Strong advocacy and education efforts by ophthalmology resulted in the Centers for Medicare & Medicaid Services (CMS) releasing clear guidance on the short-cycle steam sterilization approach used by the vast majority of ophthalmologists who practice in ambulatory surgical centers (ASCs). The agency clarifies that short-cycle steam sterilization is permissible as long as practitioners follow manufacturer’s directions for use.

    The agency specifically defines short-cycle as a form of terminal sterilization that is acceptable for routine use for a wrapped/contained load where pre-cleaning of instruments is performed according to manufacturer instructions for use; includes use of a complete dry time and a wrap or rigid sterilization container packaging that is validated for later use.

    The Guidance - Sterilization of Ophthalmologic Surgical Instruments

    The S&C: 14-44-Hospital/CAH/ASC “Change in Terminology and Update of Survey and Certification (S&C) Memorandum 09-55 Regarding Immediate Use Steam Sterilization (IUSS) in Surgical Settings,” was released in August of 2014. IUSS is the term currently accepted to describe the process for steam sterilizing an instrument that is needed immediately, not intended to be stored for later use, and which allows for minimal or no drying after the sterilization cycle. IUSS is not acceptable for use as a routine method of sterilization. Concerns about routine use of IUSS are based on a lack of time to accomplish adequate pre-cleaning, increased risk of inadvertent contamination during transfer to the sterile field, damage to the instruments, risks related to wet instruments, and the potential for burns. Therefore use of IUSS, even when all steps are performed properly, should be limited to situations in which there is an urgent need and insufficient time to process an instrument by using terminal sterilization.

    The term IUSS is of relatively recent origin and results from a consensus statement, Immediate Use Steam Sterilization, of multiple organizations coordinated by the Association for the Advancement of Medical Instrumentation. It replaces the much less precise and outdated term “flash sterilization.”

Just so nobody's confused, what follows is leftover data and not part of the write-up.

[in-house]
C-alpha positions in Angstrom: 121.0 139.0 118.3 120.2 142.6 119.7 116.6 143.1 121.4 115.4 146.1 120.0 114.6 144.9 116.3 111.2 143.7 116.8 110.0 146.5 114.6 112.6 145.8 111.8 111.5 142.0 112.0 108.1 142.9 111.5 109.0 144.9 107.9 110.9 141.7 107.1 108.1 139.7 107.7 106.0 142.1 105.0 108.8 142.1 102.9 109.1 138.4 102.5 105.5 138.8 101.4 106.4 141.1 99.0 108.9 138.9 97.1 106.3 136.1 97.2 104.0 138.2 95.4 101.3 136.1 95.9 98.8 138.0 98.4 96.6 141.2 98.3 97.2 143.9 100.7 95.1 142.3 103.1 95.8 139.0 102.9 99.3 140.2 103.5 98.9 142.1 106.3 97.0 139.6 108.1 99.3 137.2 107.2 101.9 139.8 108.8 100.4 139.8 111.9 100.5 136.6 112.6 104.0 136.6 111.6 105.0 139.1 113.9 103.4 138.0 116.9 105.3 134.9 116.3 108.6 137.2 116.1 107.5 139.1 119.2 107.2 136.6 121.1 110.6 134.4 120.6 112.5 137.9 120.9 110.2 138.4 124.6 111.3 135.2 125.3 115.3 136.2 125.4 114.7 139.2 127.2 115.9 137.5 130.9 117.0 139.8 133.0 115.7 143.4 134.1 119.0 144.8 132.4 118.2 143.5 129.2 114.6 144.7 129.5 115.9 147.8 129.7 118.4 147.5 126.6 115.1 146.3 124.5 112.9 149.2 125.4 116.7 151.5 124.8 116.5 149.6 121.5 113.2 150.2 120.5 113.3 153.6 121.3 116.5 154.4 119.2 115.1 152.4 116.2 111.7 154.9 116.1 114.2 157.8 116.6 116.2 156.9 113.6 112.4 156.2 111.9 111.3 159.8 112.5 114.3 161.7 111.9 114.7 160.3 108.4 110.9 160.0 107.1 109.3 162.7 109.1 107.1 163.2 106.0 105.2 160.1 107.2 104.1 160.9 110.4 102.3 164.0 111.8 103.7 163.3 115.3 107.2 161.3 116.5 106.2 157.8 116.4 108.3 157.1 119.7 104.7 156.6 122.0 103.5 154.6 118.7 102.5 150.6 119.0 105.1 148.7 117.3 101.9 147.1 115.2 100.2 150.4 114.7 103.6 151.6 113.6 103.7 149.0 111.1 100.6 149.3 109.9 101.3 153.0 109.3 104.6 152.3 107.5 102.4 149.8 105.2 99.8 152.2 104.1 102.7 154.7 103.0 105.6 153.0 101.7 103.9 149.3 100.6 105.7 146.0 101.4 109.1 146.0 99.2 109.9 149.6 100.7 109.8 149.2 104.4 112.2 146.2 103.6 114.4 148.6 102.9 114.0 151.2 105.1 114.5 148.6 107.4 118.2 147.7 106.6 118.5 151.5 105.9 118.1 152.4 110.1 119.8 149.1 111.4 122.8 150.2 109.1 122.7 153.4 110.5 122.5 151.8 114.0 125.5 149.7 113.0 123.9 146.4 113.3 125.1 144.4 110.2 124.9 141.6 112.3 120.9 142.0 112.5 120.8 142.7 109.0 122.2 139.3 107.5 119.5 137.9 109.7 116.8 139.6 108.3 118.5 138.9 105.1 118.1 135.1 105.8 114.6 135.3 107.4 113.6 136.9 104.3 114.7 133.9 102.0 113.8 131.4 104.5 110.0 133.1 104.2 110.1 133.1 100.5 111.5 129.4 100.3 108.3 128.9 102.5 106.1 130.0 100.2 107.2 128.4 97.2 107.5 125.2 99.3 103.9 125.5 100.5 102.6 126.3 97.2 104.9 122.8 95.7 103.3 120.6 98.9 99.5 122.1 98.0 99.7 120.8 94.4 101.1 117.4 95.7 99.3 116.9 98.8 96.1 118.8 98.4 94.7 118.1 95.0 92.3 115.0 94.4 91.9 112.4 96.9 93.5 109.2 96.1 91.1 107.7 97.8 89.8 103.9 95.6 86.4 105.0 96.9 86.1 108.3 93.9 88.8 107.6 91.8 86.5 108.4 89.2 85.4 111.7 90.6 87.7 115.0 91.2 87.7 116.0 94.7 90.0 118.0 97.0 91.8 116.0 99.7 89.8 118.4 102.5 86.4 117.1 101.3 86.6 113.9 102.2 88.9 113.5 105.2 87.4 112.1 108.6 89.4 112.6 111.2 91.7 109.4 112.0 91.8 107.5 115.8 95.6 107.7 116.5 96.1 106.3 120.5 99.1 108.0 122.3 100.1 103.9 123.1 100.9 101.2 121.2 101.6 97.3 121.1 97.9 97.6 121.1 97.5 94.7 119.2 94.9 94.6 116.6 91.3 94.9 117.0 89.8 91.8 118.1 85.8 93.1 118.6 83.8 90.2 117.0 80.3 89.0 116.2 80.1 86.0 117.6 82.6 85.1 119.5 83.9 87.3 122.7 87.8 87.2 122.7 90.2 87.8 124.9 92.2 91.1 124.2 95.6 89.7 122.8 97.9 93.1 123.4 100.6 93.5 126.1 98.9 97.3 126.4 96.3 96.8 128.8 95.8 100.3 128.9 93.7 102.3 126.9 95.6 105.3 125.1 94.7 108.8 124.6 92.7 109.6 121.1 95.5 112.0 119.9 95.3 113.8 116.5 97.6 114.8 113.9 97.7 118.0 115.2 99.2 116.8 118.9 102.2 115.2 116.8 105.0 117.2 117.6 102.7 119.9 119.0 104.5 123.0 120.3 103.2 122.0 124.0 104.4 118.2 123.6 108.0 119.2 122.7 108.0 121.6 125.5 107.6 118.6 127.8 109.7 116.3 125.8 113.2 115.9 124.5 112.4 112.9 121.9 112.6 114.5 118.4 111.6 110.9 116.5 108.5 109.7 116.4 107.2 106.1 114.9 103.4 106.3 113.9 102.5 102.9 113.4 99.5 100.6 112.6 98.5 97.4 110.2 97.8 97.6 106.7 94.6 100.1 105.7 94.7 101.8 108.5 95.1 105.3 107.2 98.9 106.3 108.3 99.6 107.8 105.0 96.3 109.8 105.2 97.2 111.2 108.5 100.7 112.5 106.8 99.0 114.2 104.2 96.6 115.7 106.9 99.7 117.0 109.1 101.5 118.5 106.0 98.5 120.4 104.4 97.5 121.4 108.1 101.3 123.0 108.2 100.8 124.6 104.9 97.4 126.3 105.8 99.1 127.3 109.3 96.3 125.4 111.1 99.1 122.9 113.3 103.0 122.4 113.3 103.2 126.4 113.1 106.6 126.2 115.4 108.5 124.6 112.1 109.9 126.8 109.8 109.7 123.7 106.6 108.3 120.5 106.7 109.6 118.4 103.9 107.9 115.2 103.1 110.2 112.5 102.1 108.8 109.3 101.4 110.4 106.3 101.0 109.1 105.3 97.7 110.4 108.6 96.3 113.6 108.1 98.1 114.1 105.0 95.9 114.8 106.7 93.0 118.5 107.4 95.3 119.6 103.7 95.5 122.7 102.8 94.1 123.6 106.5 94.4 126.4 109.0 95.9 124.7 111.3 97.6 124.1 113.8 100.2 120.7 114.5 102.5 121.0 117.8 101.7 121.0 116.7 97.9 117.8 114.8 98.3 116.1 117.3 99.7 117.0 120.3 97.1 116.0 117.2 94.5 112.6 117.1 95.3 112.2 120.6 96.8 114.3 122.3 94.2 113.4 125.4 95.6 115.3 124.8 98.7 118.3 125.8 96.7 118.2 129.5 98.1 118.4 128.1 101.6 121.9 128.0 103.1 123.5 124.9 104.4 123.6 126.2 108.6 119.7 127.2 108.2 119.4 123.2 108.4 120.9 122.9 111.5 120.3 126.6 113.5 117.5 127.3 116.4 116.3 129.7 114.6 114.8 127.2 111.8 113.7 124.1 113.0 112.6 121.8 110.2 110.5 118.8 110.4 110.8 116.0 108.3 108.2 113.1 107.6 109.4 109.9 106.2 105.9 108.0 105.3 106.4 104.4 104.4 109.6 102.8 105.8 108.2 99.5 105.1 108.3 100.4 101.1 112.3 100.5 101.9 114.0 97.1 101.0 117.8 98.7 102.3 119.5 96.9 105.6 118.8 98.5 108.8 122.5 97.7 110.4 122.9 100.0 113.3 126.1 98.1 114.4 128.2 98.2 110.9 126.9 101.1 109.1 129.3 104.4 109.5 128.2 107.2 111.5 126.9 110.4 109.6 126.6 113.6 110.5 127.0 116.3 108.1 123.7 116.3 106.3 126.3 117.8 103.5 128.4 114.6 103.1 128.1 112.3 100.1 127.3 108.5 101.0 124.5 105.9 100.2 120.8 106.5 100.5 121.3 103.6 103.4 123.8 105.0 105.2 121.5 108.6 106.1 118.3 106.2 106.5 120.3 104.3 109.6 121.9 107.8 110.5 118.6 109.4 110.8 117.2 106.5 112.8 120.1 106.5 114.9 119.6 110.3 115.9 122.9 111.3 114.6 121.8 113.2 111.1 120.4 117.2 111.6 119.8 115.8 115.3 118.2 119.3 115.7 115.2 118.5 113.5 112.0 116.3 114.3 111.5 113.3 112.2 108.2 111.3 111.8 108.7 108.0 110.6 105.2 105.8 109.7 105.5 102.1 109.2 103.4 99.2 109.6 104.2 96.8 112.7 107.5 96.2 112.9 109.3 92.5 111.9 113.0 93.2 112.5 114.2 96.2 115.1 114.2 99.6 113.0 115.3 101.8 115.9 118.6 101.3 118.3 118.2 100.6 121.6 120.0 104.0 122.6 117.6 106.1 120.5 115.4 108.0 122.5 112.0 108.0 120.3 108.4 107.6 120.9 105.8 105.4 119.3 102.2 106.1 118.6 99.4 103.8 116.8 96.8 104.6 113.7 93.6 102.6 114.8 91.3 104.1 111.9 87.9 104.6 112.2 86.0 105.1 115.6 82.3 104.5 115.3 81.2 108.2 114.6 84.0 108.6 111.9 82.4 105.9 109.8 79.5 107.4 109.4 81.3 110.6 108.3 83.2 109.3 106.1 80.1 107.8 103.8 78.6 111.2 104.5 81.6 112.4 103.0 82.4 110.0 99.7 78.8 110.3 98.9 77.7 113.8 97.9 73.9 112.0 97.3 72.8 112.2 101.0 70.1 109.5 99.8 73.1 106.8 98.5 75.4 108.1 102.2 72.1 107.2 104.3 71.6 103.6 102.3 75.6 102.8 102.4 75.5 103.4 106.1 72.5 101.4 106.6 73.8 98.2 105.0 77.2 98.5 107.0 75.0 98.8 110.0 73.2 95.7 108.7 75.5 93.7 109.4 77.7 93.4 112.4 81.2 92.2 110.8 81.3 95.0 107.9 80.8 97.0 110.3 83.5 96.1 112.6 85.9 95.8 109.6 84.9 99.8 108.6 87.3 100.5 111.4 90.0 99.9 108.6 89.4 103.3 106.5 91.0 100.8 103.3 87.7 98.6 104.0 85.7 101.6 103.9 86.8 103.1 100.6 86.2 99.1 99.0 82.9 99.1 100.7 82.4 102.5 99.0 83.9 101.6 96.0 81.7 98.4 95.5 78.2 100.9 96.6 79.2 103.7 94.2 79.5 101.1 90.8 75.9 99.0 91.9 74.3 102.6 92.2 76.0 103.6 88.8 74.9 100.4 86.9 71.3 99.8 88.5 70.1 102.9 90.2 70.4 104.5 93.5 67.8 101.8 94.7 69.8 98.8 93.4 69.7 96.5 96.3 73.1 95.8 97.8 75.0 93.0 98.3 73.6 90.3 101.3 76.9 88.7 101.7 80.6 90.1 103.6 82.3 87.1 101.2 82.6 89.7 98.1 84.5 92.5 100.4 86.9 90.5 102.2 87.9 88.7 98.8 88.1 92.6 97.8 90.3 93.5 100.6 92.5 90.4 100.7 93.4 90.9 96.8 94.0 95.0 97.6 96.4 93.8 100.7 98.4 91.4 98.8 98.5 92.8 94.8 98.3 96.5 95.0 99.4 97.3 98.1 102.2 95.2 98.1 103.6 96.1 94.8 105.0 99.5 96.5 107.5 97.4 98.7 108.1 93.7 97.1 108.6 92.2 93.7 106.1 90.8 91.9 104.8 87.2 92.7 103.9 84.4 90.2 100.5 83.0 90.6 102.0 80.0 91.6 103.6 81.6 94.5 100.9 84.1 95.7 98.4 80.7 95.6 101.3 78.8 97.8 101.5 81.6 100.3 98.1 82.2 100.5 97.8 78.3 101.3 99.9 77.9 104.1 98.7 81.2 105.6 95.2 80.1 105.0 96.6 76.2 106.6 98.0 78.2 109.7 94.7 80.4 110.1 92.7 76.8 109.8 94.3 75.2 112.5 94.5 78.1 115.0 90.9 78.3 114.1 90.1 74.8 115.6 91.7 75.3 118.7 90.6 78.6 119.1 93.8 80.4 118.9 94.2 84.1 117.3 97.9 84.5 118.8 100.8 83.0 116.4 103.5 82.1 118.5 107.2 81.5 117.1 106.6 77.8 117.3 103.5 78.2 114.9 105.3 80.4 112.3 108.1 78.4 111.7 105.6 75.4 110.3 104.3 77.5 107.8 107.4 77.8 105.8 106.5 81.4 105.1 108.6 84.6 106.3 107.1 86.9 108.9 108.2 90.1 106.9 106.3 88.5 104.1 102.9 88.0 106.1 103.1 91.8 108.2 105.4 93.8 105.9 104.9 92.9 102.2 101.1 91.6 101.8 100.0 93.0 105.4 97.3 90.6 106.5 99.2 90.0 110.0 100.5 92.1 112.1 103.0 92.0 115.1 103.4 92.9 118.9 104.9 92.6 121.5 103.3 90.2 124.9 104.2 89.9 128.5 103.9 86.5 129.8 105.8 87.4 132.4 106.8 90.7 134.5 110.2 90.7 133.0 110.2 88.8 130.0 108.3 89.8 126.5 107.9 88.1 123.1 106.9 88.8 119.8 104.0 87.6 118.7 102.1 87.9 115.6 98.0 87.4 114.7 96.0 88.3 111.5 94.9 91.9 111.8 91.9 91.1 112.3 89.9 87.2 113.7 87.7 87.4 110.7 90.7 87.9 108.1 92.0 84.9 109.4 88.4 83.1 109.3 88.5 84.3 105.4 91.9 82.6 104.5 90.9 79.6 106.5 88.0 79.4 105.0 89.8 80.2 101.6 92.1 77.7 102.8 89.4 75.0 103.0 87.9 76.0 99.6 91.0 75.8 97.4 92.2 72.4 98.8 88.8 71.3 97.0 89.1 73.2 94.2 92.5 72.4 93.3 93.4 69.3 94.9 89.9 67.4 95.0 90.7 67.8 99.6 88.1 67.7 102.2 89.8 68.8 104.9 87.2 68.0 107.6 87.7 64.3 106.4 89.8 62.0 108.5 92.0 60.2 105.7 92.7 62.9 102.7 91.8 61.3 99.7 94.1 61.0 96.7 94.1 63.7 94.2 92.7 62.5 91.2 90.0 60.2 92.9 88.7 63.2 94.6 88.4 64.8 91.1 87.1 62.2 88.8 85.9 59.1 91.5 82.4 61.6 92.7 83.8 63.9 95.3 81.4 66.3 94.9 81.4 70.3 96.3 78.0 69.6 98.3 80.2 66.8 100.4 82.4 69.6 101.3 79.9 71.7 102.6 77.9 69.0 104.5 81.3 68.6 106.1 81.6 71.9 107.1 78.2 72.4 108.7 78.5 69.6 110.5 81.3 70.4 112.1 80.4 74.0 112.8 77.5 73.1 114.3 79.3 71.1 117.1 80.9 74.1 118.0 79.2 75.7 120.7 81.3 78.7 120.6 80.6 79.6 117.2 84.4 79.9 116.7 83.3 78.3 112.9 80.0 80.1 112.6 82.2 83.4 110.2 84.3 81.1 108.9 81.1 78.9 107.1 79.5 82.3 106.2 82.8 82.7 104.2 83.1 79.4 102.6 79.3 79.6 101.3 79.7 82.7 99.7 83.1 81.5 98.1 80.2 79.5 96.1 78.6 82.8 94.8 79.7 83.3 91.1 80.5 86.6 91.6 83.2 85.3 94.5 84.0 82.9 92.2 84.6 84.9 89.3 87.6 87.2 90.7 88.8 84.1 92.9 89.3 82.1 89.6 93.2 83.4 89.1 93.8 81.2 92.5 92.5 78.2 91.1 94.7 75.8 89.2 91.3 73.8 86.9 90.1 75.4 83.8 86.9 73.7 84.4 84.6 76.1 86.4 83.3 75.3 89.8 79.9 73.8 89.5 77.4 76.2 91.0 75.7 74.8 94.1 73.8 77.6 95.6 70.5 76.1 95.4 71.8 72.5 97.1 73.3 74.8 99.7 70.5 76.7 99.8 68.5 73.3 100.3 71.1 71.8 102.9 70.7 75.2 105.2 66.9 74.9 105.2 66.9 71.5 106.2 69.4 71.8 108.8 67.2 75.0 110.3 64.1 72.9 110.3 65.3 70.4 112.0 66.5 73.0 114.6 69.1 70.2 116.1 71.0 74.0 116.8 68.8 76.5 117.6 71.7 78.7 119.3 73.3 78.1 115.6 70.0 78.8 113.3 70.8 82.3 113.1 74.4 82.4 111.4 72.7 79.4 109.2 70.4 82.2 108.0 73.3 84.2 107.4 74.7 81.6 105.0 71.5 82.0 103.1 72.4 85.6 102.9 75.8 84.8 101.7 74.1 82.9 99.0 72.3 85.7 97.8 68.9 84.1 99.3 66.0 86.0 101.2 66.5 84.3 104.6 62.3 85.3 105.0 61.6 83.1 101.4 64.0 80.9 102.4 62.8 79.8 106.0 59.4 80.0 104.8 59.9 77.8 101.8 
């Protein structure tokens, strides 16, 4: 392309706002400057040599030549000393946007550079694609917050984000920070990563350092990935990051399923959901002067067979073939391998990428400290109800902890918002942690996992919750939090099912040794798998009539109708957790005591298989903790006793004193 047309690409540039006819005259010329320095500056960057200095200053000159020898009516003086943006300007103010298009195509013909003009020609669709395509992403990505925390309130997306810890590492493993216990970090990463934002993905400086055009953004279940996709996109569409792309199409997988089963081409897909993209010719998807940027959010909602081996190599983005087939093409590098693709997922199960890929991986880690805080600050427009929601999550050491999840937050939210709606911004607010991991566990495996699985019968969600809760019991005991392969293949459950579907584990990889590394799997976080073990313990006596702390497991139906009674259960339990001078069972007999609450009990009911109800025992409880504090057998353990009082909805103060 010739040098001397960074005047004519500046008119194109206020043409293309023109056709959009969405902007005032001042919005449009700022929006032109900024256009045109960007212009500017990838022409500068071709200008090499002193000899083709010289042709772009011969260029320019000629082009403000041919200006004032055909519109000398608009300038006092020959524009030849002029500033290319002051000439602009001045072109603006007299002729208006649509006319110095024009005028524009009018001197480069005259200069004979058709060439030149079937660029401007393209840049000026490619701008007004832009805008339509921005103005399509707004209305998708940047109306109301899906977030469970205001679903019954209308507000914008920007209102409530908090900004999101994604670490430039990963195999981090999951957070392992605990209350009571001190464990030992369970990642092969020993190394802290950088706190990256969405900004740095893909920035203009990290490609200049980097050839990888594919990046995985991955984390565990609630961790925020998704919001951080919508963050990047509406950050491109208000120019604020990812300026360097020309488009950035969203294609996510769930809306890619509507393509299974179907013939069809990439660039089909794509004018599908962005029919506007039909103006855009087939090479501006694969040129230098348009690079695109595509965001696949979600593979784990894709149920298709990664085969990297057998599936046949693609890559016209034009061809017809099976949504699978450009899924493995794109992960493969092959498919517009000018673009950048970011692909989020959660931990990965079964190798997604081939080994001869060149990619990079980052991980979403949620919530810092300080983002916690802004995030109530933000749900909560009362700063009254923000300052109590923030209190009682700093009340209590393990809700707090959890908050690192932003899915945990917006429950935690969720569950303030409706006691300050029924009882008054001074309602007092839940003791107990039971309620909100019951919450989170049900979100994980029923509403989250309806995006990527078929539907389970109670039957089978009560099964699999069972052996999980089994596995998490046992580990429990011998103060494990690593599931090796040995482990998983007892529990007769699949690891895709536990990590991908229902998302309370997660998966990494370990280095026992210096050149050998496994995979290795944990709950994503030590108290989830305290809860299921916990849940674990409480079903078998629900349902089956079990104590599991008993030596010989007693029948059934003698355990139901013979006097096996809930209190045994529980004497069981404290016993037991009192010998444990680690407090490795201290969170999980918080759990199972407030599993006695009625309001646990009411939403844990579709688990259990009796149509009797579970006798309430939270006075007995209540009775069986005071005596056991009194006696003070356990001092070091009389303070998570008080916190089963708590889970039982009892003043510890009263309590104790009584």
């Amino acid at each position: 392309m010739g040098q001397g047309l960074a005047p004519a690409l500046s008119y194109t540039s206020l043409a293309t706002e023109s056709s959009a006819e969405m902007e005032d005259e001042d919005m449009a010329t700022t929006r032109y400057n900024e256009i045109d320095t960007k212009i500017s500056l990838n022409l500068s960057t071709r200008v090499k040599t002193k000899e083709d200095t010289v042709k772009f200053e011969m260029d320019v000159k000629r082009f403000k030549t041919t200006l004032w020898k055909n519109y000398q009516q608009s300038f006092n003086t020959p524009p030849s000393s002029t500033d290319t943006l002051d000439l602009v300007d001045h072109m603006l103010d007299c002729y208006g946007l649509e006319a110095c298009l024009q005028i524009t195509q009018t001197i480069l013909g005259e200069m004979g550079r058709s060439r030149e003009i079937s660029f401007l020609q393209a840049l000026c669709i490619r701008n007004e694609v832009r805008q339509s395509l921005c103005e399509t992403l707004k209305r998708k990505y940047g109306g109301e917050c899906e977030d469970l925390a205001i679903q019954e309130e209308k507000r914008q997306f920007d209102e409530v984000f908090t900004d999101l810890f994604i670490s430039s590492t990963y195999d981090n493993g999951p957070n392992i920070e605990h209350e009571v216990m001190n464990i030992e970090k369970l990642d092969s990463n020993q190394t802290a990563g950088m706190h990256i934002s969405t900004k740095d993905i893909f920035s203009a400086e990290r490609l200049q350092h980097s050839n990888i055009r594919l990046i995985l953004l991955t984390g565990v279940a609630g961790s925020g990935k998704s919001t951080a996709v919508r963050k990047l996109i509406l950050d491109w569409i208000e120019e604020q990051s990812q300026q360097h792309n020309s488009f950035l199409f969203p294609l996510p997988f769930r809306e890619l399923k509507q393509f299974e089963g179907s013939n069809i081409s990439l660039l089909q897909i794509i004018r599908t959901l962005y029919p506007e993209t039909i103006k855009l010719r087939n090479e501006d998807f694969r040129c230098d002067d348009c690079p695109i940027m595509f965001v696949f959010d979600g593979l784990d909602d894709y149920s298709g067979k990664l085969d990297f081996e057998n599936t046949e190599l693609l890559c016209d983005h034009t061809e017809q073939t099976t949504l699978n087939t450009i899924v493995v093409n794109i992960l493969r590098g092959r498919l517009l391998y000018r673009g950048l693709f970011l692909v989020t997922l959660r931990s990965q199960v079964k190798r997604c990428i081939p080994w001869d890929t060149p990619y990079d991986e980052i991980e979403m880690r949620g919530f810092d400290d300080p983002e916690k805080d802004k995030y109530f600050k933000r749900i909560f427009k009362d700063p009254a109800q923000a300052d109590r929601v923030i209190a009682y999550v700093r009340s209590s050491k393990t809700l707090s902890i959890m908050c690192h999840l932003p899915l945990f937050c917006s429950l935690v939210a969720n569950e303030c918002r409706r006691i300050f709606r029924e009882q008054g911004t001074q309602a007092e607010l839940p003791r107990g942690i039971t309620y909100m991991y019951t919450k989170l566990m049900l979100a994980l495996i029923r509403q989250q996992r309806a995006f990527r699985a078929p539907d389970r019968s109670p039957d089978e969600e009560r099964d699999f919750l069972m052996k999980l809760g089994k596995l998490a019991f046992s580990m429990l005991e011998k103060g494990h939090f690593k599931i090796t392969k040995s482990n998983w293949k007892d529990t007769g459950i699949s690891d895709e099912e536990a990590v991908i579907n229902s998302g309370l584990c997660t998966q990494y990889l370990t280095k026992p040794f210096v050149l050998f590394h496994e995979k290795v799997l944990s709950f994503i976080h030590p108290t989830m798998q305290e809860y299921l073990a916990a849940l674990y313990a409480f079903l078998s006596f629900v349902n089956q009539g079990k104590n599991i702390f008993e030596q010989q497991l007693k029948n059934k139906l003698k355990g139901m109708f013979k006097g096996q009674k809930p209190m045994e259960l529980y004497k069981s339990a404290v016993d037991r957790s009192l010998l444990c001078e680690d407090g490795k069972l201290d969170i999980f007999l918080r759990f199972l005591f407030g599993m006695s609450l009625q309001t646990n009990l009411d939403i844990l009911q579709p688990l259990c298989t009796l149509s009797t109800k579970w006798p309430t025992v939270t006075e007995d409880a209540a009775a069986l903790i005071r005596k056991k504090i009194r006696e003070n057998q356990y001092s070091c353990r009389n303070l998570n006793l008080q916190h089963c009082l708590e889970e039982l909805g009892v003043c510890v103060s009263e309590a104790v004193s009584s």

The S&C 14-44 also made clear that IUSS is not the same thing as “short cycle” sterilization, which is a form of terminal sterilization that is acceptable for routine use for a wrapped/contained load where pre-cleaning of instruments is performed according to the manufacturers’ instructions, and the load meets the device manufacturer’s instructions for use (IFU), includes use of a complete dry time and is packaged in a wrap or rigid sterilization container validated for later use. Use of short cycle sterilization is particularly common in facilities that perform eye surgery and is acceptable when all IFU (i.e. sterilizer, device, and container manufacturer’s) are followed. However, there appears to be confusion in the field about the differences between IUSS and short cycle sterilization, and misuse of the term IUSS to refer to what is in fact short cycle sterilization. Facilities performing surgery should understand the differences between IUSS and short cycle sterilization in order to ensure that they comply with Medicare infection prevention and control requirements.


    Concern arose last fall when CMS updated guidance to say that immediate-use steam sterilization, previously known as flash sterilization, could no longer be routinely used in surgical center settings. Such a policy appeared to require surgery centers to utilize terminal sterilization units and perhaps acquire many more sets of instruments.

    In response, the Academy, the American Society of Cataract and Refractive Surgery, and the Outpatient Ophthalmic Surgery Society, met on two occasions with CMS to express concerns about the new policy. The meetings focused on educating CMS staff on the etiology of toxic anterior segment syndrome and endophthalmitis, as well as provide the results of a recent survey of surgery centers on their current sterilization and instrument cleaning practices.

    At least half of all ambulatory surgery centers sterilize their surgical instruments between cases, and at least 42 percent of Academy members own or have an ownership interest in ASCs.

    Guidance Reference

    MLN Connects™ Provider eNews, Thursday, February 26, 2015

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